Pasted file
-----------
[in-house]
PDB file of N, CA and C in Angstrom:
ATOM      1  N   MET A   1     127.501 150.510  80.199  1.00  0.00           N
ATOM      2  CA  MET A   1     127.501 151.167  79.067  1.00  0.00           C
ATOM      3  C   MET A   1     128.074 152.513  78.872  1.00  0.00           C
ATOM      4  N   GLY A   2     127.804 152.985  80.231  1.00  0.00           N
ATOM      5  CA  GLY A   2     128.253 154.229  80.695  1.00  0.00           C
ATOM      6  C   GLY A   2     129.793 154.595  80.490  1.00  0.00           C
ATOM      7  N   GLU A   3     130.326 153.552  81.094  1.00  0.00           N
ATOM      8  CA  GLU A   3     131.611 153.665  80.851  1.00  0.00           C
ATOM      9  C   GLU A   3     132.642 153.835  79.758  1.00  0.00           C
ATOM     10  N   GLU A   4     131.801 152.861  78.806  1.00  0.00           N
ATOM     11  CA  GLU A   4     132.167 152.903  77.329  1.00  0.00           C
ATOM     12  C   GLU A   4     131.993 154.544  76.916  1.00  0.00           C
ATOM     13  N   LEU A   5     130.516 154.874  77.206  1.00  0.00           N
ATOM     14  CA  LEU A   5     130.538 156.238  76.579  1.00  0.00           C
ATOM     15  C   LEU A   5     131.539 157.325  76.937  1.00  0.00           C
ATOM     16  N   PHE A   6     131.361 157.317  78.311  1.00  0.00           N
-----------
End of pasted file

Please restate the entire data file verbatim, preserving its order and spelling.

[in-house]
PDB file of N, CA and C in Angstrom:
ATOM      1  N   MET A   1     127.501 150.510  80.199  1.00  0.00           N
ATOM      2  CA  MET A   1     127.501 151.167  79.067  1.00  0.00           C
ATOM      3  C   MET A   1     128.074 152.513  78.872  1.00  0.00           C
ATOM      4  N   GLY A   2     127.804 152.985  80.231  1.00  0.00           N
ATOM      5  CA  GLY A   2     128.253 154.229  80.695  1.00  0.00           C
ATOM      6  C   GLY A   2     129.793 154.595  80.490  1.00  0.00           C
ATOM      7  N   GLU A   3     130.326 153.552  81.094  1.00  0.00           N
ATOM      8  CA  GLU A   3     131.611 153.665  80.851  1.00  0.00           C
ATOM      9  C   GLU A   3     132.642 153.835  79.758  1.00  0.00           C
ATOM     10  N   GLU A   4     131.801 152.861  78.806  1.00  0.00           N
ATOM     11  CA  GLU A   4     132.167 152.903  77.329  1.00  0.00           C
ATOM     12  C   GLU A   4     131.993 154.544  76.916  1.00  0.00           C
ATOM     13  N   LEU A   5     130.516 154.874  77.206  1.00  0.00           N
ATOM     14  CA  LEU A   5     130.538 156.238  76.579  1.00  0.00           C
ATOM     15  C   LEU A   5     131.539 157.325  76.937  1.00  0.00           C
ATOM     16  N   PHE A   6     131.361 157.317  78.311  1.00  0.00           N